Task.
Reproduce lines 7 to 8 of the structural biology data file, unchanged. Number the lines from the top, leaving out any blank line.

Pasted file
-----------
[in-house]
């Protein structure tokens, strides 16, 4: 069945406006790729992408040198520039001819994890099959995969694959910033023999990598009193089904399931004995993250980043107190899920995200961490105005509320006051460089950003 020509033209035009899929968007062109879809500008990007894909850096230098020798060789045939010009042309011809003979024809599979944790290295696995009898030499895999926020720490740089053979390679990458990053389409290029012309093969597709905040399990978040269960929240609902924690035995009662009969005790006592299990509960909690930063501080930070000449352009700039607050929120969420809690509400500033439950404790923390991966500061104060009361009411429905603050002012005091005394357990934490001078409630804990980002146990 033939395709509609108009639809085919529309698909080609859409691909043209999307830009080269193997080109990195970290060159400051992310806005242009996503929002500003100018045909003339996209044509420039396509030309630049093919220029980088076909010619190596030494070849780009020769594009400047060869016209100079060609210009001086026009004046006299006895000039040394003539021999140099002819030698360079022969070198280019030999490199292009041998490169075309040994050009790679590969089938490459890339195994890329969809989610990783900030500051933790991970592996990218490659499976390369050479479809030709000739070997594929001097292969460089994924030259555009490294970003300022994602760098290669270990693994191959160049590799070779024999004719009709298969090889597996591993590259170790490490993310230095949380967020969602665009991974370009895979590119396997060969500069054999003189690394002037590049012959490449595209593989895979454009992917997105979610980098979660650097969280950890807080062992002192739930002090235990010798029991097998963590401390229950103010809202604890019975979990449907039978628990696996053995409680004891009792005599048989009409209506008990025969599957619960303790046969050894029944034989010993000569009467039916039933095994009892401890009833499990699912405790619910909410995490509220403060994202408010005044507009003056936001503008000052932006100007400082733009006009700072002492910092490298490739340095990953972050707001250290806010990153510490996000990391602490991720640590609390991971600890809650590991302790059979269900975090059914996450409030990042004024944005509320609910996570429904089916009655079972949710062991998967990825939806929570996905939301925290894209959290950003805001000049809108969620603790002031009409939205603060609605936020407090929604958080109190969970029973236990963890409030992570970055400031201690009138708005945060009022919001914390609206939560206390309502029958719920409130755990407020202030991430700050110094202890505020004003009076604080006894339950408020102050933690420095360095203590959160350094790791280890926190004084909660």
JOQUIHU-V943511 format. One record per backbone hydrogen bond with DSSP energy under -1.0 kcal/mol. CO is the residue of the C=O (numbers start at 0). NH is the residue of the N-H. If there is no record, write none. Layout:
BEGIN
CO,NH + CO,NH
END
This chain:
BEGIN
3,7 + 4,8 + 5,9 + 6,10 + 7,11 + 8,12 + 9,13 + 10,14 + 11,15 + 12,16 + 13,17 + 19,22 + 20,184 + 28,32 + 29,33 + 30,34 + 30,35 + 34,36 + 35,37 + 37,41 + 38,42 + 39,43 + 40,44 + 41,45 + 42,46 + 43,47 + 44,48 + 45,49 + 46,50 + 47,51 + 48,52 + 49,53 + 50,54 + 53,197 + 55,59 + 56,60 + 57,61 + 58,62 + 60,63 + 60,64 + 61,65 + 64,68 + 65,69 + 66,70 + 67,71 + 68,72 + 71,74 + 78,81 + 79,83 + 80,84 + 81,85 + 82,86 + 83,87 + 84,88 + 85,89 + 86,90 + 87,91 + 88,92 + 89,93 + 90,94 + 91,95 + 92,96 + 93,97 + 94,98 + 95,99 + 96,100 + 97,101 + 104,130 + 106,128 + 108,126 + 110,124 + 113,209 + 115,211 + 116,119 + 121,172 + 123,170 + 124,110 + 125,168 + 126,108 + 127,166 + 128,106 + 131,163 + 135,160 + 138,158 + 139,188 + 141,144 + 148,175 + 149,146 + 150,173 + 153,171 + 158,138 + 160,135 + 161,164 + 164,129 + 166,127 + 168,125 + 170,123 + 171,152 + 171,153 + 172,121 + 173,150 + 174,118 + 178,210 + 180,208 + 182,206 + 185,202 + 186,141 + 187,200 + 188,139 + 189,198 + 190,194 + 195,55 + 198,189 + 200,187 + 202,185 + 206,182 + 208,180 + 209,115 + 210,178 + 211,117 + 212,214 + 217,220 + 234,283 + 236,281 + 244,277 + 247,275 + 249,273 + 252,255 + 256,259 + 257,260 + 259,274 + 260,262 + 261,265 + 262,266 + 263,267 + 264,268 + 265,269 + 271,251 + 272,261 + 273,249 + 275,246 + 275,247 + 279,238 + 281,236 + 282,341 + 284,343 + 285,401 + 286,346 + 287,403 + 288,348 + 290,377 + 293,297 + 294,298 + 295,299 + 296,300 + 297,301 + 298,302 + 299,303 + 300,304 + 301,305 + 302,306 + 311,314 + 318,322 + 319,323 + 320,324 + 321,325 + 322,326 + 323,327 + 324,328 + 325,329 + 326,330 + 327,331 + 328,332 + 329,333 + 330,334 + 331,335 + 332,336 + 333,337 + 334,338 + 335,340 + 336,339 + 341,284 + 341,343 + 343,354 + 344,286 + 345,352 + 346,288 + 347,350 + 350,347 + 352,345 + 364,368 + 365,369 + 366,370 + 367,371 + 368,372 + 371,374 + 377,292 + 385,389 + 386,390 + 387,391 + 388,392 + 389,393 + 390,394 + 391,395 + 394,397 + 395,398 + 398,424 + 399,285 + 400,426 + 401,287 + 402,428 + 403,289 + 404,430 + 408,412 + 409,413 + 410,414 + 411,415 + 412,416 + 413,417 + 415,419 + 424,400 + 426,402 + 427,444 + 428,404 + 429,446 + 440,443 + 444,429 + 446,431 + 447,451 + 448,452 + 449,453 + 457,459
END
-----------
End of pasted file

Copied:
This chain:
BEGIN